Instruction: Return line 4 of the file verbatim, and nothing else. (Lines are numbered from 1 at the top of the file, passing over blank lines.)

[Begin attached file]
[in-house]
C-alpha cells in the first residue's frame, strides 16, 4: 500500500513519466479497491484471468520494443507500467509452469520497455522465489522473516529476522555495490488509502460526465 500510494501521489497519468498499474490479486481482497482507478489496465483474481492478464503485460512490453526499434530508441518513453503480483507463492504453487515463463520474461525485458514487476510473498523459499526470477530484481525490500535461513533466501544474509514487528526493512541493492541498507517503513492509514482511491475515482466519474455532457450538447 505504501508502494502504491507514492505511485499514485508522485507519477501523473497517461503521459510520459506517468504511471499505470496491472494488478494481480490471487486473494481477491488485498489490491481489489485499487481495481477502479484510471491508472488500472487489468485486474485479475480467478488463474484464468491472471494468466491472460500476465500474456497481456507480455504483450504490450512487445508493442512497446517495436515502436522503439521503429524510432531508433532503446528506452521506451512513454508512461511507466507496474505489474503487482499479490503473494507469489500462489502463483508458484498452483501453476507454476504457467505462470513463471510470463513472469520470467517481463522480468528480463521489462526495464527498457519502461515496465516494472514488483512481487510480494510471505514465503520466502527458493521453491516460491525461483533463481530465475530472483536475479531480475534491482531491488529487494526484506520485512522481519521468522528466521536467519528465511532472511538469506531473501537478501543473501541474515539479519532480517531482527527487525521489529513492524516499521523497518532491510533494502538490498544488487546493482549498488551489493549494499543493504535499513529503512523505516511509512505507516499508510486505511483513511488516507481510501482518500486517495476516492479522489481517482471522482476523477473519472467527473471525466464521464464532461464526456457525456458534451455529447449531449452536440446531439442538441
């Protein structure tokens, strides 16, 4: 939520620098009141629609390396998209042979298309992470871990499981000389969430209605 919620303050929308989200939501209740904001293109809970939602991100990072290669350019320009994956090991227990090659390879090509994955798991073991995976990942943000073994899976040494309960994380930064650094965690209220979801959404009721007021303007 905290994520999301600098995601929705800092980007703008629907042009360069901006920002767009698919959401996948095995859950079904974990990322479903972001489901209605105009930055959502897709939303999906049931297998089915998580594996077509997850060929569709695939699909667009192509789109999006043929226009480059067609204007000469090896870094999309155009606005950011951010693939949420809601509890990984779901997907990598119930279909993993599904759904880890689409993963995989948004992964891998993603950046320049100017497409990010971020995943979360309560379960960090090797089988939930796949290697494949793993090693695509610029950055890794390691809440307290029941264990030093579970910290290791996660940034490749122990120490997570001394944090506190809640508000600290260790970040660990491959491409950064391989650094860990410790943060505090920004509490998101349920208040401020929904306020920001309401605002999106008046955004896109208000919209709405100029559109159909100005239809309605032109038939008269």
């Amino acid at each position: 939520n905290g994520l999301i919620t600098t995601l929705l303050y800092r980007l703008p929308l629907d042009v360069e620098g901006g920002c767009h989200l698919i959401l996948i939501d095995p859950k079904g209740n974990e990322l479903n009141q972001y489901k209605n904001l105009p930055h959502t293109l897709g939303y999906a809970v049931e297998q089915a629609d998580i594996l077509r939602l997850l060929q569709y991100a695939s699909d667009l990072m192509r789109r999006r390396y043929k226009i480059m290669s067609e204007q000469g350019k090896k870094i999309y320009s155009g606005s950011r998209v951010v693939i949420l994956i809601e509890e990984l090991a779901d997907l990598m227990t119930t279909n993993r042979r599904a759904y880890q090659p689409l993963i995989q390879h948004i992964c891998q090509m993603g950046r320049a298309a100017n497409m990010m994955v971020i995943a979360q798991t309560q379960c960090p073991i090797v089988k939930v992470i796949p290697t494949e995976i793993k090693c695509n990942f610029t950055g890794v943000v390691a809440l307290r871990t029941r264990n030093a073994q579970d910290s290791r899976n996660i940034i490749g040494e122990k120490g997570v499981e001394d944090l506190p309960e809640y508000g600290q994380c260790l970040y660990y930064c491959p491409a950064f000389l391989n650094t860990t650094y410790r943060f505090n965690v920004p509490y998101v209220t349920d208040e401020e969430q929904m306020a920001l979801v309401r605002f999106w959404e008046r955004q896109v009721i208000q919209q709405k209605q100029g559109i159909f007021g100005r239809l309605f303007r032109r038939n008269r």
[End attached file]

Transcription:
């Amino acid at each position: 939520n905290g994520l999301i919620t600098t995601l929705l303050y800092r980007l703008p929308l629907d042009v360069e620098g901006g920002c767009h989200l698919i959401l996948i939501d095995p859950k079904g209740n974990e990322l479903n009141q972001y489901k209605n904001l105009p930055h959502t293109l897709g939303y999906a809970v049931e297998q089915a629609d998580i594996l077509r939602l997850l060929q569709y991100a695939s699909d667009l990072m192509r789109r999006r390396y043929k226009i480059m290669s067609e204007q000469g350019k090896k870094i999309y320009s155009g606005s950011r998209v951010v693939i949420l994956i809601e509890e990984l090991a779901d997907l990598m227990t119930t279909n993993r042979r599904a759904y880890q090659p689409l993963i995989q390879h948004i992964c891998q090509m993603g950046r320049a298309a100017n497409m990010m994955v971020i995943a979360q798991t309560q379960c960090p073991i090797v089988k939930v992470i796949p290697t494949e995976i793993k090693c695509n990942f610029t950055g890794v943000v390691a809440l307290r871990t029941r264990n030093a073994q579970d910290s290791r899976n996660i940034i490749g040494e122990k120490g997570v499981e001394d944090l506190p309960e809640y508000g600290q994380c260790l970040y660990y930064c491959p491409a950064f000389l391989n650094t860990t650094y410790r943060f505090n965690v920004p509490y998101v209220t349920d208040e401020e969430q929904m306020a920001l979801v309401r605002f999106w959404e008046r955004q896109v009721i208000q919209q709405k209605q100029g559109i159909f007021g100005r239809l309605f303007r032109r038939n008269r």